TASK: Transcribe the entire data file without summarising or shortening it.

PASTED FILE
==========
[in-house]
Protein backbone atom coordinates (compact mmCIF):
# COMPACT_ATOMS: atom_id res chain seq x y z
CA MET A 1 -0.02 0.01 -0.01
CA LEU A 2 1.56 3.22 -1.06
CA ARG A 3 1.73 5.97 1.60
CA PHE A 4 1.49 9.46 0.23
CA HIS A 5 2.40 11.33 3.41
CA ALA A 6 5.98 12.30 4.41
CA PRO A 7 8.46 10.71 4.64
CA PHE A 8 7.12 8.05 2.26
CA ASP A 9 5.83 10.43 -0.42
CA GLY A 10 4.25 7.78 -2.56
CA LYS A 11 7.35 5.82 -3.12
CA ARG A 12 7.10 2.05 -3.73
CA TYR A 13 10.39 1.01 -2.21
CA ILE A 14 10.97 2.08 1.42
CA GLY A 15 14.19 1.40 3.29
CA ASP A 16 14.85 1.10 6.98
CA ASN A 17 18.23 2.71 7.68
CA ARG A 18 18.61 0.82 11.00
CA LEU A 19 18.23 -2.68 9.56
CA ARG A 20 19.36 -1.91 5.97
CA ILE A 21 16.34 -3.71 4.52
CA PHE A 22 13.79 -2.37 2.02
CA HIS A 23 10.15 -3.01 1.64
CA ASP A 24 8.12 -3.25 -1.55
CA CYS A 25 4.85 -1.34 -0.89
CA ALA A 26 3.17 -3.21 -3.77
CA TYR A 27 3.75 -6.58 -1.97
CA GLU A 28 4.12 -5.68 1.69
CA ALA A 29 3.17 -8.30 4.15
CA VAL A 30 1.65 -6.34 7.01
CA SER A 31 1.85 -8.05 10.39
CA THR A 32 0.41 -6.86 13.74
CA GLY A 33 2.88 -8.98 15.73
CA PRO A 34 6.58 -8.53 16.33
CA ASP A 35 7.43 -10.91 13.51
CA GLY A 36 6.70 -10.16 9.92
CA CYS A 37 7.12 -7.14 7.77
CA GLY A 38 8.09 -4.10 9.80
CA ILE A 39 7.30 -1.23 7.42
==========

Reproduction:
[in-house]
Protein backbone atom coordinates (compact mmCIF):
# COMPACT_ATOMS: atom_id res chain seq x y z
CA MET A 1 -0.02 0.01 -0.01
CA LEU A 2 1.56 3.22 -1.06
CA ARG A 3 1.73 5.97 1.60
CA PHE A 4 1.49 9.46 0.23
CA HIS A 5 2.40 11.33 3.41
CA ALA A 6 5.98 12.30 4.41
CA PRO A 7 8.46 10.71 4.64
CA PHE A 8 7.12 8.05 2.26
CA ASP A 9 5.83 10.43 -0.42
CA GLY A 10 4.25 7.78 -2.56
CA LYS A 11 7.35 5.82 -3.12
CA ARG A 12 7.10 2.05 -3.73
CA TYR A 13 10.39 1.01 -2.21
CA ILE A 14 10.97 2.08 1.42
CA GLY A 15 14.19 1.40 3.29
CA ASP A 16 14.85 1.10 6.98
CA ASN A 17 18.23 2.71 7.68
CA ARG A 18 18.61 0.82 11.00
CA LEU A 19 18.23 -2.68 9.56
CA ARG A 20 19.36 -1.91 5.97
CA ILE A 21 16.34 -3.71 4.52
CA PHE A 22 13.79 -2.37 2.02
CA HIS A 23 10.15 -3.01 1.64
CA ASP A 24 8.12 -3.25 -1.55
CA CYS A 25 4.85 -1.34 -0.89
CA ALA A 26 3.17 -3.21 -3.77
CA TYR A 27 3.75 -6.58 -1.97
CA GLU A 28 4.12 -5.68 1.69
CA ALA A 29 3.17 -8.30 4.15
CA VAL A 30 1.65 -6.34 7.01
CA SER A 31 1.85 -8.05 10.39
CA THR A 32 0.41 -6.86 13.74
CA GLY A 33 2.88 -8.98 15.73
CA PRO A 34 6.58 -8.53 16.33
CA ASP A 35 7.43 -10.91 13.51
CA GLY A 36 6.70 -10.16 9.92
CA CYS A 37 7.12 -7.14 7.77
CA GLY A 38 8.09 -4.10 9.80
CA ILE A 39 7.30 -1.23 7.42